Sudden status as favorites is richly deserved
Adrian Gonzalez on Monday. Carl Crawford on Wednesday. In between those acquisitions, we had Bill Belichick and Tom Brady (best record in the conference) blistering the Blowhard Jets on “Monday Night Football’’ and a Celtic edition (best record in the conference) with four or five Hall of Famers dismissing the Denver Nuggets on ESPN.
This is New England professional sports in December 2010, and it is downright ridiculous. It’s a glut of talent, success, and celebrity, and no American city has seen anything like it.
The original colonies went through something similar when Ben Franklin, George Washington, John Adams, Thomas Jefferson, and Alex Hamilton quaffed lagers and swapped ideas about government and commerce. Imagine having all those talented guys at the top of their game at the same moment in history.
It is the High Renaissance of sports, with Theo Epstein, Bill Belichick, and Danny Ainge wielding chisels and paintbrushes. Somebody tell Hizzoner to check the tread on the Duck Boat tires.
OK, I’m getting a little carried away. But did anyone around here really think the Red Sox were going to get Crawford after they bagged Gonzalez?
Almost three decades ago, when George Steinbrenner was throwing money at every outfielder in the majors, Orioles owner Edward Bennett Williams (Larry Lucchino’s mentor) equated Yankee spending with the US-Soviet arms race. In those days, our nation was exploring a “dense pack’’ strategy of clustering MX missiles. When Steinbrenner signed free agent Steve Kemp, giving New York 10 outfielders, Williams said, “George is collecting outfielders like nuclear warheads. What’s he building — Dense Pack?’’
Welcome to 2010 and the ramping up of the Red Sox-Yankees rivalry. It is 2003-04 all over again, and the Red Sox just made themselves front-runners to win the next World Series.
Anybody mention Victor Martinez lately?
This assures that the rest of sporting America is going to hate us more than ever. The Sox-Yankees rivalry dominated the first half of this decade, and baseball fans outside of Boston and New York got sick of our quest to overthrow the Evil Empire. Now the Boston-New York war is back with a vengeance, and the Red Sox have become the Yankees.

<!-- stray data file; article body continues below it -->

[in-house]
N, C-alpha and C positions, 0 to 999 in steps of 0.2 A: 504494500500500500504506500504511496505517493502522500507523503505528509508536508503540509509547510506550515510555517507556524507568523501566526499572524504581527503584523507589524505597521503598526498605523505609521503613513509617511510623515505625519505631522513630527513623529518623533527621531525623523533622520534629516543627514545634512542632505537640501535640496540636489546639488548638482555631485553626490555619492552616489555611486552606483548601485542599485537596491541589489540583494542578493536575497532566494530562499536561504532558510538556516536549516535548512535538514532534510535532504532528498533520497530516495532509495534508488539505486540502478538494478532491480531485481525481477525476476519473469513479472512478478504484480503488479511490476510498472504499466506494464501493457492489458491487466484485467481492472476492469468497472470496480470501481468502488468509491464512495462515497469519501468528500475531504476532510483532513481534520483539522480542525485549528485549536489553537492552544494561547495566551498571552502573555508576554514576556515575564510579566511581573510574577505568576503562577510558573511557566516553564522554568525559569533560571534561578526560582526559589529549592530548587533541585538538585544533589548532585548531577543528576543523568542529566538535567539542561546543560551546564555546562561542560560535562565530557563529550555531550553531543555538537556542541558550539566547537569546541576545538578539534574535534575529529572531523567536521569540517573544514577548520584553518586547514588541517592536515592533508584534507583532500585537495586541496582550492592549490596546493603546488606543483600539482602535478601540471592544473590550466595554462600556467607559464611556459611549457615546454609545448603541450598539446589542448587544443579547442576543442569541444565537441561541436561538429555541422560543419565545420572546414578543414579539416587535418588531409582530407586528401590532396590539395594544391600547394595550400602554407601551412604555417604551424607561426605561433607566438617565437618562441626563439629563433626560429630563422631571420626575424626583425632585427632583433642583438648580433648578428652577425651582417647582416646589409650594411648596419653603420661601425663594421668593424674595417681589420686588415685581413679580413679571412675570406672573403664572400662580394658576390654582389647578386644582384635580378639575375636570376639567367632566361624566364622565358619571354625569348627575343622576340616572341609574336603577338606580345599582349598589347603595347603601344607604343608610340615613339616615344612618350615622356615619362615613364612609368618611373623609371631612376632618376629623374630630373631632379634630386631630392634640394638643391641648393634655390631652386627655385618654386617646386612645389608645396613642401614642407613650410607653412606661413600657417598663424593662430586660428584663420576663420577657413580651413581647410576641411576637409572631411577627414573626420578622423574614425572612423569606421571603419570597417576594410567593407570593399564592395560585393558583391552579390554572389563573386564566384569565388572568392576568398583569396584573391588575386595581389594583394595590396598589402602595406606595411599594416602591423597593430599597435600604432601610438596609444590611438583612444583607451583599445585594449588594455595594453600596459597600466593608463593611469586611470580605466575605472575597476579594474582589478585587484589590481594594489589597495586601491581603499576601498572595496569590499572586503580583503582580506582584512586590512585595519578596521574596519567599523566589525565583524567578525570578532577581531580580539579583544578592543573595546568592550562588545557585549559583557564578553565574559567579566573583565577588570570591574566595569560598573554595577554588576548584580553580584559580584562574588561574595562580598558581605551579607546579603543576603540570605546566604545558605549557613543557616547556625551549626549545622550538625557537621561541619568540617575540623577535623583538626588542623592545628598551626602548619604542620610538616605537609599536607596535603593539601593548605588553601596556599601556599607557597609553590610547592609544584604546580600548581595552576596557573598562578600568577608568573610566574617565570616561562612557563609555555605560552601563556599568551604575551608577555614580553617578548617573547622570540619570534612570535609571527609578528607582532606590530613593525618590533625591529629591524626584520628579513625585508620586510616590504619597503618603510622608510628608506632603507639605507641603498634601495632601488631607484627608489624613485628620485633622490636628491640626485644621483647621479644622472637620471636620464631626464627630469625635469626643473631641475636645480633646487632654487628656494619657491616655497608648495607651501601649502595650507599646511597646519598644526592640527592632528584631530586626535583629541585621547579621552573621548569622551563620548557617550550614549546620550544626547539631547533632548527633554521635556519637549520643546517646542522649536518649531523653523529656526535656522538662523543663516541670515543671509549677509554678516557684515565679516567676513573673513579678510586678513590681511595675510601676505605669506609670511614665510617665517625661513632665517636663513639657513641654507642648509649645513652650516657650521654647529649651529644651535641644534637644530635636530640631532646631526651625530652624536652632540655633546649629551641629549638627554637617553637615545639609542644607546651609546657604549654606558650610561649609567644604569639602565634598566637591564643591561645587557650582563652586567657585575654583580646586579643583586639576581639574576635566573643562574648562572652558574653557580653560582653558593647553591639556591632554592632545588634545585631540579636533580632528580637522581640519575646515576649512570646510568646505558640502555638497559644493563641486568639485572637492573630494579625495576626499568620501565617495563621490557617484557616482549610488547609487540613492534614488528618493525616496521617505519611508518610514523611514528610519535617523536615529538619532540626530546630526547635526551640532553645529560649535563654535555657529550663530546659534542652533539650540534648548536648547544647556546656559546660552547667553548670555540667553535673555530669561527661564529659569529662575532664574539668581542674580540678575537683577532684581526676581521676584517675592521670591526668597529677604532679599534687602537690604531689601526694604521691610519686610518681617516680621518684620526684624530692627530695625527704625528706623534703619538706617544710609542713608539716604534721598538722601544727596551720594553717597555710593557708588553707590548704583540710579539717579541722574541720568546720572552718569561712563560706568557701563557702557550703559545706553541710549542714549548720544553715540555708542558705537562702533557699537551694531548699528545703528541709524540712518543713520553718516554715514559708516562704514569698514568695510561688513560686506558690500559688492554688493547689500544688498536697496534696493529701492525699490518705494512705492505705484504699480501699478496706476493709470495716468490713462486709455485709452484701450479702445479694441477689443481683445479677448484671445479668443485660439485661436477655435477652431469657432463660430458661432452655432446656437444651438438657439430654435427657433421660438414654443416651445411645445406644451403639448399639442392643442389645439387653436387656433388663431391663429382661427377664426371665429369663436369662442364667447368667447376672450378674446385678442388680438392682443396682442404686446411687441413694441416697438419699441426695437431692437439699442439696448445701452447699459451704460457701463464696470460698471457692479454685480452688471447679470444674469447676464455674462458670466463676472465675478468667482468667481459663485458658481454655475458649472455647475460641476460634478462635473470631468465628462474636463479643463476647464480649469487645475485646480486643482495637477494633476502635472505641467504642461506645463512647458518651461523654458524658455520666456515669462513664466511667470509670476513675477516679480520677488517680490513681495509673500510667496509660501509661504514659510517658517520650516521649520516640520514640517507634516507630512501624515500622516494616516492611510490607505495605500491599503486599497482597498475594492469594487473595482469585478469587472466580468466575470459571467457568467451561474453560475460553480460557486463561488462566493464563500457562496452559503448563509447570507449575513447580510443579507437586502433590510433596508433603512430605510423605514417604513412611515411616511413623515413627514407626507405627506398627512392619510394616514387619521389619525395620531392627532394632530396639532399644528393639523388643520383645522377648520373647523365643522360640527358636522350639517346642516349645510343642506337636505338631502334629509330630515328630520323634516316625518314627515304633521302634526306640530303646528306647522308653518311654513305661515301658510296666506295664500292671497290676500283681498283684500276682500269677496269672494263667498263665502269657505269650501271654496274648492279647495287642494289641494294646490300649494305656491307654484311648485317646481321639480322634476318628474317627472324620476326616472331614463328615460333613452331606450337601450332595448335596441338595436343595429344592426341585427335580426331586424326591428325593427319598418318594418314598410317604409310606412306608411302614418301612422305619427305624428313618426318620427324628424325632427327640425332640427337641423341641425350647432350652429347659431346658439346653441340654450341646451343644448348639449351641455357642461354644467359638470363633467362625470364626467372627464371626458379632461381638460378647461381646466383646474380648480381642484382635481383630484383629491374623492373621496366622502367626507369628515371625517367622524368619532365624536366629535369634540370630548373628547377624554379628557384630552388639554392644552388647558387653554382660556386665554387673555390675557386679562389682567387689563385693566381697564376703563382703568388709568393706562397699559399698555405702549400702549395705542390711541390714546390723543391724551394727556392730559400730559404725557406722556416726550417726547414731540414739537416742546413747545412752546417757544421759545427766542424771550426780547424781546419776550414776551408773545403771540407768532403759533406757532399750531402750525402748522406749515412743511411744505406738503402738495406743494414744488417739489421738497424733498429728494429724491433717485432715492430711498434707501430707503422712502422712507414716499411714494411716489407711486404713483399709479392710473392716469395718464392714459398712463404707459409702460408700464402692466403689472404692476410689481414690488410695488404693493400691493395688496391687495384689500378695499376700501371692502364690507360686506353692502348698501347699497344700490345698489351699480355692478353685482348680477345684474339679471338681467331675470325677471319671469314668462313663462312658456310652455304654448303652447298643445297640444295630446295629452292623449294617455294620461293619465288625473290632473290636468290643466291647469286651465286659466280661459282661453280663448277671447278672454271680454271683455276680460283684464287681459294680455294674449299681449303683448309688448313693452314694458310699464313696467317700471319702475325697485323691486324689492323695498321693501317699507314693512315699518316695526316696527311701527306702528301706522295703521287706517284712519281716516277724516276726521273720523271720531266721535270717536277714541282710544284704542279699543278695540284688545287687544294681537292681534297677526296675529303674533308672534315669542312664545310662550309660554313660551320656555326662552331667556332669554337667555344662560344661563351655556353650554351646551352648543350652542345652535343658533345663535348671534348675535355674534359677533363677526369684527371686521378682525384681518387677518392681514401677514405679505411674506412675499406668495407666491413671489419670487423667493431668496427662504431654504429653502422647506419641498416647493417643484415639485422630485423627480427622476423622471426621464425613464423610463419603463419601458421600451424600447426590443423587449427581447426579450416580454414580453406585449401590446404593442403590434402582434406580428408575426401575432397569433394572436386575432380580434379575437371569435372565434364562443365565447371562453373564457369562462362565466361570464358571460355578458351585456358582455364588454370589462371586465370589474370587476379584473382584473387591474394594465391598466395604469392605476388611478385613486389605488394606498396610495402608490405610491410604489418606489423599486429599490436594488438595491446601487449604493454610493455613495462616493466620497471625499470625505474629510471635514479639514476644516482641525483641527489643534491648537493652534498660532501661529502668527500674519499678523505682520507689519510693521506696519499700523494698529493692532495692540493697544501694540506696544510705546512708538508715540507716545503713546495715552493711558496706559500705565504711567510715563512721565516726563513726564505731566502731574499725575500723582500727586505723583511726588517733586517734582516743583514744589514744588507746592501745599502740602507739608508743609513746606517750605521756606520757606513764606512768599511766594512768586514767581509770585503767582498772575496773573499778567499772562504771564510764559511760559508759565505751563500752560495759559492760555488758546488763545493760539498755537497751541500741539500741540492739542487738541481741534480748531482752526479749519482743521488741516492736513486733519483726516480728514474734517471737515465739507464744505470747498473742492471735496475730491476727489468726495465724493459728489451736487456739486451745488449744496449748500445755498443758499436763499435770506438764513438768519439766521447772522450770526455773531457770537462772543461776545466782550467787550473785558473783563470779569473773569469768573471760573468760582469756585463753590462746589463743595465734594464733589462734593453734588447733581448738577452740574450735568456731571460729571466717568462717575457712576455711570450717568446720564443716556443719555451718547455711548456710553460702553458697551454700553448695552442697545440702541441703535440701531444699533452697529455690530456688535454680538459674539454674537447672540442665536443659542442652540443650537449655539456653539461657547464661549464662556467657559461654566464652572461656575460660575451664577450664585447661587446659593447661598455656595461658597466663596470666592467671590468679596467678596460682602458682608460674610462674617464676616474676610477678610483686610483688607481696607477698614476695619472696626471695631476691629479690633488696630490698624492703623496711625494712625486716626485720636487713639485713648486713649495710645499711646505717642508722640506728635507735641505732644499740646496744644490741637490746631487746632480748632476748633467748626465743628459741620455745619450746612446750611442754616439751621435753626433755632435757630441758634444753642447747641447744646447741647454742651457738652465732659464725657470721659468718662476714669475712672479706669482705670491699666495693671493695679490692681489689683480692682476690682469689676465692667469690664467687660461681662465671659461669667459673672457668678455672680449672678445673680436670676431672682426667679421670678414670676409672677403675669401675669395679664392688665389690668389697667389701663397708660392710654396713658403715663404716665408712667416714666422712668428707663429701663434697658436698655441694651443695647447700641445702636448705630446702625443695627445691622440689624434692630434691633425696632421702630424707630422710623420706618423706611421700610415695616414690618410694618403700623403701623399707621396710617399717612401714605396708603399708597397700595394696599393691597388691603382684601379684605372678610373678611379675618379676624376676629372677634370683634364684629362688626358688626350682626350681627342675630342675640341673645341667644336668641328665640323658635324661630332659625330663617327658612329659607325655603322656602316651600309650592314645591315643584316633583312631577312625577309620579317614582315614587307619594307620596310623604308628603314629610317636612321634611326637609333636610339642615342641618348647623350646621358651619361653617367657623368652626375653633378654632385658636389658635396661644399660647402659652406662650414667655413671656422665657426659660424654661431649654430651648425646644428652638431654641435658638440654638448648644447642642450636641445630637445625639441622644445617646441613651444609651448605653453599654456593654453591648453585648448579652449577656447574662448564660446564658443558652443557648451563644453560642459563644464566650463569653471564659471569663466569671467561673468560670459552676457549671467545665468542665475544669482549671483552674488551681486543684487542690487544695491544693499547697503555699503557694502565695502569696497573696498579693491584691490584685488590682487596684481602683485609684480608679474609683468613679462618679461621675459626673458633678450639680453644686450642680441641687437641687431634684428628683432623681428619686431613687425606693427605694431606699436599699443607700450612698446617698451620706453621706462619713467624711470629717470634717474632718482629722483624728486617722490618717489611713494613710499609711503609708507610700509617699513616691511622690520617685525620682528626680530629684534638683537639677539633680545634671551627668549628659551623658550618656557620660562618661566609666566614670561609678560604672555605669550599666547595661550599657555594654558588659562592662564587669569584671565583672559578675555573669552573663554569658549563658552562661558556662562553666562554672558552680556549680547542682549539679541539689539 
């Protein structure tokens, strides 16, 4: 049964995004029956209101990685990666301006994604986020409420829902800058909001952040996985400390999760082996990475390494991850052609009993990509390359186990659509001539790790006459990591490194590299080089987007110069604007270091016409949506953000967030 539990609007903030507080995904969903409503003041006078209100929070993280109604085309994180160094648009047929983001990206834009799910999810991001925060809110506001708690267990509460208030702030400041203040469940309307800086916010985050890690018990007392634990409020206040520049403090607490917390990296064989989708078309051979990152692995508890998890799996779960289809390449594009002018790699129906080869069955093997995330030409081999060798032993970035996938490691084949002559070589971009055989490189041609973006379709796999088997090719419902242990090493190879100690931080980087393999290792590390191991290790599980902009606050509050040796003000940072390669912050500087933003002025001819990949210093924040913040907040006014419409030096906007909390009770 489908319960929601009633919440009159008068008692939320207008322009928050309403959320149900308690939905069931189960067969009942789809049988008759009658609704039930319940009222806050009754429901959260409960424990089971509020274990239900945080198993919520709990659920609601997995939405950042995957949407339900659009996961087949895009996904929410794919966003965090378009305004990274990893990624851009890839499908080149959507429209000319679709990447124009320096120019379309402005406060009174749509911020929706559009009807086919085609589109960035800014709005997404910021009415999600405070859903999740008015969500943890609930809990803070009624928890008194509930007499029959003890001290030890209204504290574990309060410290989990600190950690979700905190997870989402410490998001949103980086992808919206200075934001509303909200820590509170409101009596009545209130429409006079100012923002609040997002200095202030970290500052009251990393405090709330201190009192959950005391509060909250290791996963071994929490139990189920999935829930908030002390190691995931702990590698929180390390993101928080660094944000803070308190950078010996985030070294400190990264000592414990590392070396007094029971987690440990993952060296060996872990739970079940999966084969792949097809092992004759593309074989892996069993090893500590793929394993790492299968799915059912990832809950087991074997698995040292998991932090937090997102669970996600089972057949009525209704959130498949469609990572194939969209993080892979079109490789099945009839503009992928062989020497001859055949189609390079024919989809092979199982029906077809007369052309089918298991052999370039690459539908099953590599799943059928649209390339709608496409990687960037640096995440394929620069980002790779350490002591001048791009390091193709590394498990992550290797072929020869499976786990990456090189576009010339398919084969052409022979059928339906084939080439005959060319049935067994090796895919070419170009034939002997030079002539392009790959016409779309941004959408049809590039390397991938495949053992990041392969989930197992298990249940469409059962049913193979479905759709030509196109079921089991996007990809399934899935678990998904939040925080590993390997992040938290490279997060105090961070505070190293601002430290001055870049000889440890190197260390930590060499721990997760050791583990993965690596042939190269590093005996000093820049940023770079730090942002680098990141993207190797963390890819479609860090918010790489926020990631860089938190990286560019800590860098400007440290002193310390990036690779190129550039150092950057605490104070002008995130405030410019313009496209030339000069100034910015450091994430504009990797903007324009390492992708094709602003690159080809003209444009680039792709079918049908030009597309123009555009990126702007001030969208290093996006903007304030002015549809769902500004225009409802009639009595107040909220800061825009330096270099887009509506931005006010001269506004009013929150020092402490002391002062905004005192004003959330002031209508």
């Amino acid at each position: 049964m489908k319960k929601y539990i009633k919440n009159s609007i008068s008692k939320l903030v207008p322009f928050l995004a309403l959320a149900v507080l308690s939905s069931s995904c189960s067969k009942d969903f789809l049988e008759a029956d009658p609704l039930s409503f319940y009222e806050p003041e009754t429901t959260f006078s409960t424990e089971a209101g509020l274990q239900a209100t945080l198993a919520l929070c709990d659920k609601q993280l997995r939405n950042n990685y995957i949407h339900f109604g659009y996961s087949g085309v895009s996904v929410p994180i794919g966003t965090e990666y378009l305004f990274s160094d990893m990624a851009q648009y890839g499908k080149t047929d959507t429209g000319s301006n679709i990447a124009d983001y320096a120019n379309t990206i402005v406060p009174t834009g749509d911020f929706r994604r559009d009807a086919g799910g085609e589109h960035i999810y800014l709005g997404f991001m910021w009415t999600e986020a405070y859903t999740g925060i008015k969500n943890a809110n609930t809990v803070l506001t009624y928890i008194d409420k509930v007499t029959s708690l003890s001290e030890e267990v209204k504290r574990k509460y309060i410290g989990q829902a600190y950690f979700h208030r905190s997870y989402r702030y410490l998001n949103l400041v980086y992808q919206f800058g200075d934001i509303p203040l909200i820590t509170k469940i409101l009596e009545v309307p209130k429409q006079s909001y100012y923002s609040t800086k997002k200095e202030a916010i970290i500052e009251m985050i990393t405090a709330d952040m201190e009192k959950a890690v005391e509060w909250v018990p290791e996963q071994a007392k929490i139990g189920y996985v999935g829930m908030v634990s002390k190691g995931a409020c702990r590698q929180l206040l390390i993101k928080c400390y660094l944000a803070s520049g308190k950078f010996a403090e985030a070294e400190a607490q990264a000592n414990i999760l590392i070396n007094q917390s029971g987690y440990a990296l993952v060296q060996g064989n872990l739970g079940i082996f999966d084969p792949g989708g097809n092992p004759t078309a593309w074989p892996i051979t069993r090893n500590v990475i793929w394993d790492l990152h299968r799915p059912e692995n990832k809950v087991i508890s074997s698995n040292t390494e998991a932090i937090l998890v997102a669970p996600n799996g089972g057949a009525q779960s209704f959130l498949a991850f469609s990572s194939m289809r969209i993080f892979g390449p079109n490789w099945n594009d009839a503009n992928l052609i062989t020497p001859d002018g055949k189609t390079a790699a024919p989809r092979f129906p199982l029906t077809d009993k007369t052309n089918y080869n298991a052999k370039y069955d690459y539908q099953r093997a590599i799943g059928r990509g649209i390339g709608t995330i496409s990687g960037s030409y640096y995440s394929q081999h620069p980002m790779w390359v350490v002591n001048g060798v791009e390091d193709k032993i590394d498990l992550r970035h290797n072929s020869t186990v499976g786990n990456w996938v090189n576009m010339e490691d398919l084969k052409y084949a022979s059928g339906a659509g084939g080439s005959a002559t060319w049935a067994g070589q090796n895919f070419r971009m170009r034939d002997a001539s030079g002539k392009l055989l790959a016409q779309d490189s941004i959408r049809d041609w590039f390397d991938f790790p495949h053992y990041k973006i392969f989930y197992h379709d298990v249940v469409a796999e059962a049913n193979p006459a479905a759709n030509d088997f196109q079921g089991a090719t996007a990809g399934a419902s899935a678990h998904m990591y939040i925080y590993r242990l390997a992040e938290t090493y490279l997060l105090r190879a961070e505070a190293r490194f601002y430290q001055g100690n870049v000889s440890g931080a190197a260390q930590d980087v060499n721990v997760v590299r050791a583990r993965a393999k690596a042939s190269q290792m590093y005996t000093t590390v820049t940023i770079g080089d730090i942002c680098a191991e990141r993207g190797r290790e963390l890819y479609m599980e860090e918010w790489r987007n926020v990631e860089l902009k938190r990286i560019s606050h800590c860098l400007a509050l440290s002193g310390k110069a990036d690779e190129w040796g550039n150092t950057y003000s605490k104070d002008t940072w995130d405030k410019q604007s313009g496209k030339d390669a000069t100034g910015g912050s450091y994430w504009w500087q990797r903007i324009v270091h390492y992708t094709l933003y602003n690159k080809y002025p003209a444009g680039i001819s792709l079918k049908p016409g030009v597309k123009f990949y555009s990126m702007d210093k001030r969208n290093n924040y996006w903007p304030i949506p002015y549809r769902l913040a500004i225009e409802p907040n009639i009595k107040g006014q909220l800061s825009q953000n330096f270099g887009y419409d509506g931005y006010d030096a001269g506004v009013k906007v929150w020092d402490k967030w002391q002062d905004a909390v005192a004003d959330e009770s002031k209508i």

Boston just committed almost $300 million to two players. Shocked and chagrined, Yankees GM Brian Cashman (he had dinner with Crawford and his agent Tuesday) said the Sox are “significantly reloading.’’ The New York Daily News wrapped up its week in Lake Buena Vista, Fla., with the headline, “Winter Beatings.’’
I take back everything I was thinking about John Henry losing interest and commitment after buying a soccer team. I hereby purge “run prevention’’ and “bridge’’ from my laptop. I shall mock NESN no more. The Red Sox once again are hotter than Jonathan Kraft’s temper and might get ratings for PFP (pitcher’s fielding practice) come late February. Truck Day can’t come soon enough.
The Red Sox are good. In an ESPN poll yesterday, 49 percent of respondents said the Sox are front-runners to win the World Series. The Yankees got 30 percent of the vote.
Boston has as much starting pitching as any team in the league. Josh Beckett and John Lackey almost have to be better than they were last year. The Sox lineup should be as good as any team’s in baseball. There is significant speed at the top (thank the Lord we won’t have to see Crawford stealing any more bases against the Sox) and a great lefty-righty split.
This is also a team built to last. All the significant pieces — Crawford, Dustin Pedroia, Kevin Youkilis, Gonzalez (we think), Jacoby Ellsbury, Jon Lester, Clay Buchholz, Beckett, Lackey, and Daniel Bard — are locked up for a long time. Theo’s coveted farm system took a hit with the Gonzo trade, but Ryan Kalish and Jose Iglesias are not far from being everyday players in the majors.
Finally, can we agree that Sox fans must never again cry about the Yankees buying world championships? For too long, the Sox owners and their fans have painted themselves as middle-market wannabes, competing against a savage beast with no conscience and no limit on spending.
While it’s true that the Sox don’t have revenue to match the Yankees, Boston is much more financially comparable with New York than Pittsburgh, Oakland, or Tampa. The Sox for years have gotten players because they can pay what other teams cannot pay. It was true about Pedro Martinez, Manny Ramirez, Johnny Damon, Keith Foulke, and Curt Schilling, and now it’s true about Gonzalez and Crawford.
No more crying about the Yankees. Your team has become the Yankees. Sit back and enjoy it while you wait for the Patriots in Super Bowl XLV and the Celtics and Heat in the Eastern Conference finals.
Dan Shaughnessy is a Globe columnist. He can be reached at email@example.com.